On my way back from the church, I visited the house again because I also live in Bodija area. I saw his two drivers outside the gate and one of them was trying to play with my daughter but she did not want any of it. On my way upstairs, I noticed an eerie silence. I also noticed that the key to my mother’s room was outside the door so I thought they were in the library. But my son called my mother and she answered from her room. He unlocked the key and we met my mother, my brother (Muyiwa) and his wife in the room.

My brother then said that he thought they had shot our father. He rushed to his room while I followed; there we met him on the floor with a big gunshot hole in his heart. Muyiwa could not believe he was dead, so he blocked to hole with his hand and attempted to revive him. Then he took the body to his car, believing that he was still alive. I was crying while my brother took the body to the hospital. When I came out, he had sped off.

Did you stay with your mother in the house?
I drove to my house, told my husband what had happened. He thought I was joking. Unknowingly, when I left my father’s house, I did not remember to take my children home with me. My husband took me back to the house where I saw my mother crying and rolling on bare floor with my children. She said she would rather die because they had killed her husband.

Did she see the body?
She did not see the body because Muyiwa took it immediately and rushed downstairs. But she concluded he was dead because Muyiwa claimed he heard gunshot.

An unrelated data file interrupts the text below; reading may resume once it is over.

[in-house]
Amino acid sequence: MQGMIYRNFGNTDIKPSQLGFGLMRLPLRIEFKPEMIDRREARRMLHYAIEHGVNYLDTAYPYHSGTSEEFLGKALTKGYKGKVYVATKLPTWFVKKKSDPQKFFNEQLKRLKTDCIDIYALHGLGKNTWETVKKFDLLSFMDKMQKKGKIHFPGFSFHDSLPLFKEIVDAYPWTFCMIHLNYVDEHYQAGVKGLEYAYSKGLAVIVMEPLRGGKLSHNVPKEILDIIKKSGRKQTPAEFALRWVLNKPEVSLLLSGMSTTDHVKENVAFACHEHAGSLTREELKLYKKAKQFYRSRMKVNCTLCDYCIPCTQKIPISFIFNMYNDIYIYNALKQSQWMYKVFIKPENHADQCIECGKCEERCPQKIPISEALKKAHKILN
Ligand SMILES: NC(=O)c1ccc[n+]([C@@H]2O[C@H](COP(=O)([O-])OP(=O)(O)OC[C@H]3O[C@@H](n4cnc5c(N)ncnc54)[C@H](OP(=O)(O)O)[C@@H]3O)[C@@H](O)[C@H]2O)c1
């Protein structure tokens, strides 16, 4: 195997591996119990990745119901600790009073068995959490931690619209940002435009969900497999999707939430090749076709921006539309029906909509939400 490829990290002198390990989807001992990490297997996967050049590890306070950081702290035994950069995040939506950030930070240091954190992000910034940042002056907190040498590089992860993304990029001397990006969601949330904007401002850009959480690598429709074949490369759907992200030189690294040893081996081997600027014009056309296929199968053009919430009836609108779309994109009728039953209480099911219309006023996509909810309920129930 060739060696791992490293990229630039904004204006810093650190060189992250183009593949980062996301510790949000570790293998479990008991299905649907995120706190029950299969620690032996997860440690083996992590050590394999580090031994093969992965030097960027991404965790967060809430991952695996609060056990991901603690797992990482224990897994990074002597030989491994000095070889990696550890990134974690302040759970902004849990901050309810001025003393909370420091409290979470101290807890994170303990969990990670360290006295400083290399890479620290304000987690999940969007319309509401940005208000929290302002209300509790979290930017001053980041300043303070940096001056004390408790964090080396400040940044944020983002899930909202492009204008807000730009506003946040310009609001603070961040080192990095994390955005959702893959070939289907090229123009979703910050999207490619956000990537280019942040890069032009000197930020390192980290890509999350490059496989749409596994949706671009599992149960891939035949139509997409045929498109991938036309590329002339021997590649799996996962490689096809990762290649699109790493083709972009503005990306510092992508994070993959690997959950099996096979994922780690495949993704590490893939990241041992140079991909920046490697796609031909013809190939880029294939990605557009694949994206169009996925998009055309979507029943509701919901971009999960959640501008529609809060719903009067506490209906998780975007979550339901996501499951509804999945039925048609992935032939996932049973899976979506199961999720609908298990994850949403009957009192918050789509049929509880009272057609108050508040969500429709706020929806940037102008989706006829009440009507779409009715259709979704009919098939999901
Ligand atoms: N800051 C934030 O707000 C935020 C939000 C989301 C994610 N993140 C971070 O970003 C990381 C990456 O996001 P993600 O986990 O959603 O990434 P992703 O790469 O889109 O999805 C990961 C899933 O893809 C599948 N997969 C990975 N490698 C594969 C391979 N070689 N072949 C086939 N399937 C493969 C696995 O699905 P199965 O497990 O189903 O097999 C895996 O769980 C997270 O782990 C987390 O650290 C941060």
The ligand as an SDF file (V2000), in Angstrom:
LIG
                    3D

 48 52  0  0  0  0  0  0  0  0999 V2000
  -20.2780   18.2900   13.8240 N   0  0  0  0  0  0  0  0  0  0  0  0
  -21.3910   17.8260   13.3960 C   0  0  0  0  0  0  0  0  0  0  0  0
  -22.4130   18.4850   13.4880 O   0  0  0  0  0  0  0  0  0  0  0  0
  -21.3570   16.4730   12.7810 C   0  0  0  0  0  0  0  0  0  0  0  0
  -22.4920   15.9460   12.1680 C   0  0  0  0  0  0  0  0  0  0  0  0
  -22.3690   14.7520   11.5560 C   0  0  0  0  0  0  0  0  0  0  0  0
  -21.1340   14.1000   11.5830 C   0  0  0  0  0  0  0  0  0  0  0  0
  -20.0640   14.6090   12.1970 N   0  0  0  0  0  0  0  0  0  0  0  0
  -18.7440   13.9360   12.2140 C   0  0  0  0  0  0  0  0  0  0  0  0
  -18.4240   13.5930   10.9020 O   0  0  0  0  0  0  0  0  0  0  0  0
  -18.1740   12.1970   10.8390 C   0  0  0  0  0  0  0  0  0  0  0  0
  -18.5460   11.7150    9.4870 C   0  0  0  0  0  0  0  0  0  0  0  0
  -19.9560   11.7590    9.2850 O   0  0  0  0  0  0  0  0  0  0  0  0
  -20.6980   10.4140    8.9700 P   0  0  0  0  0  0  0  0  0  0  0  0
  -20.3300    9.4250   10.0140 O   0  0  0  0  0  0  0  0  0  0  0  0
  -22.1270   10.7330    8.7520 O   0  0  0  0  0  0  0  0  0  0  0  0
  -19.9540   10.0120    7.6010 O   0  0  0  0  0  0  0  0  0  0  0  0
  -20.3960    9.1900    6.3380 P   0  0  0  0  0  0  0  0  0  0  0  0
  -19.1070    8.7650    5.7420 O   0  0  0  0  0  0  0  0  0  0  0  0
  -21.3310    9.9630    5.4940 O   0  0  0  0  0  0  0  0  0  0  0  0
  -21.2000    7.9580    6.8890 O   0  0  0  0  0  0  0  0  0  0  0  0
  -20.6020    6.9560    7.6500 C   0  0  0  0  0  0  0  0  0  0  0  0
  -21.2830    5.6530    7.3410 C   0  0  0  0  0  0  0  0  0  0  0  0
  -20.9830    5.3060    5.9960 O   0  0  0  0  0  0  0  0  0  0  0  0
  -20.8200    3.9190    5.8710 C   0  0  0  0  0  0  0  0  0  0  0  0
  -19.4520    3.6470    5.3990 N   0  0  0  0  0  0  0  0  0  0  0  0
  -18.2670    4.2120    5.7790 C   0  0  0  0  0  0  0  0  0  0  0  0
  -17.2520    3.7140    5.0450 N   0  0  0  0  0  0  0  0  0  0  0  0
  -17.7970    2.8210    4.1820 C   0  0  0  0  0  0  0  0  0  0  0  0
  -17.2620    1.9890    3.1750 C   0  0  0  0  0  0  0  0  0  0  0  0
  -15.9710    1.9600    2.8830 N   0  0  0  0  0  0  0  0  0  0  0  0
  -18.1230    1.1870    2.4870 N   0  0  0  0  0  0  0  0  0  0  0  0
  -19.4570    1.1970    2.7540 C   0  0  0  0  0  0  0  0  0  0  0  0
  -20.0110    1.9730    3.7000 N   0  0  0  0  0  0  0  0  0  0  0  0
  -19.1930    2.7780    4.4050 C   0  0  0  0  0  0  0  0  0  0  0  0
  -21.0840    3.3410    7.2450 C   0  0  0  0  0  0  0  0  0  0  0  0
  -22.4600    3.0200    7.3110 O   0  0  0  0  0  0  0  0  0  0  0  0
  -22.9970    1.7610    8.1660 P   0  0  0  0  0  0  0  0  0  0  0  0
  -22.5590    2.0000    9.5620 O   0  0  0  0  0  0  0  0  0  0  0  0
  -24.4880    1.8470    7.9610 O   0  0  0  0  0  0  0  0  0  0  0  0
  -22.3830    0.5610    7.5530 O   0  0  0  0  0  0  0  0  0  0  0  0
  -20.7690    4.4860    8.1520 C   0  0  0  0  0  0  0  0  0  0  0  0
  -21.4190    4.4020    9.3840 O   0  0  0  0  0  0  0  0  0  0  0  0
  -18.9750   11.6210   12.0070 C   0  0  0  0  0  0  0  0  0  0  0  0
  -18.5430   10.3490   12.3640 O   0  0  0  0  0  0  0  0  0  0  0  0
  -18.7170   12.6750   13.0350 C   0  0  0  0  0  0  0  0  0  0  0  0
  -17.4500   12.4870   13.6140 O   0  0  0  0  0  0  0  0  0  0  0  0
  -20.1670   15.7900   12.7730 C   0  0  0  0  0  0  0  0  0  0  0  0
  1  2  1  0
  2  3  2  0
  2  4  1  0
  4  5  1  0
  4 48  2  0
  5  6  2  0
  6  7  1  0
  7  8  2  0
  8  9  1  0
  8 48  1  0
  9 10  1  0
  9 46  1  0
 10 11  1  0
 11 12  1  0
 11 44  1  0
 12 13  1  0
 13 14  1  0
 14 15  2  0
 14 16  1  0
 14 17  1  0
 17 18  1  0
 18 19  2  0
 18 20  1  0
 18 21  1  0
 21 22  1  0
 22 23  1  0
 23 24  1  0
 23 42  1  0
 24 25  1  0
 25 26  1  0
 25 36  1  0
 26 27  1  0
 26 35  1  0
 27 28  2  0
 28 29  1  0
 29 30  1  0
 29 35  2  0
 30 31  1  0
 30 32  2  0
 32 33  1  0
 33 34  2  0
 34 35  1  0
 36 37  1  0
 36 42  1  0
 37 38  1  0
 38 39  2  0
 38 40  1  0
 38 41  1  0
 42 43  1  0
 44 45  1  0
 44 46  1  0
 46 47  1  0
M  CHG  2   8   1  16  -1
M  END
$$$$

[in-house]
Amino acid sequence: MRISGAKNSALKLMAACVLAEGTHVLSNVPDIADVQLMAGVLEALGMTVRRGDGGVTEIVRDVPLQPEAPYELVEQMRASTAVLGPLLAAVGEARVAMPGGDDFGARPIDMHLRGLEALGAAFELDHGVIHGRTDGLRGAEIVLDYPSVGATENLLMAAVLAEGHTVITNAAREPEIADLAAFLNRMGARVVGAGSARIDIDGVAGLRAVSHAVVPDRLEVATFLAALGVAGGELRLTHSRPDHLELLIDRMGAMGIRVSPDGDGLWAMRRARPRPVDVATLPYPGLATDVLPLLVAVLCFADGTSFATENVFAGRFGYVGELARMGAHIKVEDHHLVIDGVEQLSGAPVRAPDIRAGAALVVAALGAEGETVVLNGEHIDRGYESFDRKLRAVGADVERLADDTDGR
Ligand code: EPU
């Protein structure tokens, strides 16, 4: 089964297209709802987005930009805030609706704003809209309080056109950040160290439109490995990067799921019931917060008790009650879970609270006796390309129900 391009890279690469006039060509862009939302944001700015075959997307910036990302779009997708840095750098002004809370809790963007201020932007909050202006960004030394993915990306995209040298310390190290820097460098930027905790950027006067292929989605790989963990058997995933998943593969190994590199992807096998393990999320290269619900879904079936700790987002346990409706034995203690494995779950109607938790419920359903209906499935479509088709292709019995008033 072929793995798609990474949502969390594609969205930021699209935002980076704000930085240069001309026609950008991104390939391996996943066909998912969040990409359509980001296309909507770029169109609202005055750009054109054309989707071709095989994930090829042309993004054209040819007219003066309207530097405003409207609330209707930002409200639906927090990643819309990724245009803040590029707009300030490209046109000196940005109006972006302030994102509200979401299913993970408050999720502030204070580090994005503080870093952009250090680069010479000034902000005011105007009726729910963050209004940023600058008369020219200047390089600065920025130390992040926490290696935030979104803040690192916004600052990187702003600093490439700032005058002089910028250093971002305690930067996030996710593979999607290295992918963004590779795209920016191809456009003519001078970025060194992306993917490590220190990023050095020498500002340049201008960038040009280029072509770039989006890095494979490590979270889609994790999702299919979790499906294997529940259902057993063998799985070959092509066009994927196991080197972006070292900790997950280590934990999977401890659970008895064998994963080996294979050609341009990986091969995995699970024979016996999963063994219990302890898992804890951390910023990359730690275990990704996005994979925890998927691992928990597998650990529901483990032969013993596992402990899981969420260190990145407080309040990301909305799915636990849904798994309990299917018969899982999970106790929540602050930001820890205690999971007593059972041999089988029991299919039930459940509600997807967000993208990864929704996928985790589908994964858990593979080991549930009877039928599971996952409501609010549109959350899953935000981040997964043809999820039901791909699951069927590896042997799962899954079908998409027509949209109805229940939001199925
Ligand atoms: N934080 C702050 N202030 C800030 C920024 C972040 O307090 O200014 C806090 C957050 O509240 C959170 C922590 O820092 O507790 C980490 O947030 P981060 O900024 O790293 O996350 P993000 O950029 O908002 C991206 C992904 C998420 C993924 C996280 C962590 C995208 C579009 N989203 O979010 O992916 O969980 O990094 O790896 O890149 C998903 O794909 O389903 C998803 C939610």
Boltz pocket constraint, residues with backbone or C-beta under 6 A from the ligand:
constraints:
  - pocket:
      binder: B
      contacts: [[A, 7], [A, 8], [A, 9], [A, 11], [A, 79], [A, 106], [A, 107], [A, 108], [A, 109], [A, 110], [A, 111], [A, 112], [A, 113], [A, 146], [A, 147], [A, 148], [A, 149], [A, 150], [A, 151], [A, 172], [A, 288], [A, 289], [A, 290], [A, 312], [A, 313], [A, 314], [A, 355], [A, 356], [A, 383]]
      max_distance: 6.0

The University College Hospital staff were on strike so my father’s body was taken to Oluyoro Hospital. Earlier in the day, my father had taken his brother from Lagos to the same hospital and was admitted to one of the wards. So the nurses were surprised to see the body of someone they had earlier seen in the day and who had given them cash gift for Christmas.

They took the body to the theatre for surgery but he was dead. My husband later told me that he was brought in dead. I called my uncle, Dele and told him what had happened. When he got to the hospital, he met his sick elder brother (George) and both cried over my father’s death. Uncle Dele later collapsed and had to be revived at the hospital.

What was the condition of your mother at home?
At that point, there was no way we could hide the death from my mother, we had to tell her that her husband had died. She broke down.

When we got home, my husband was trying to talk to the people who were with my father. One of them said they had gone up and saw my father dead but when I came in, nobody said anything about him being dead to me. In fact, one of them, as I said, tried to play with my daughter. Only one of them looked disheveled and subdued. They said they had gone to eat but Muyiwa said it was impossible for our father to ask them to go and eat outside at the time of the night when there was food in the house and there was a cook to prepare it.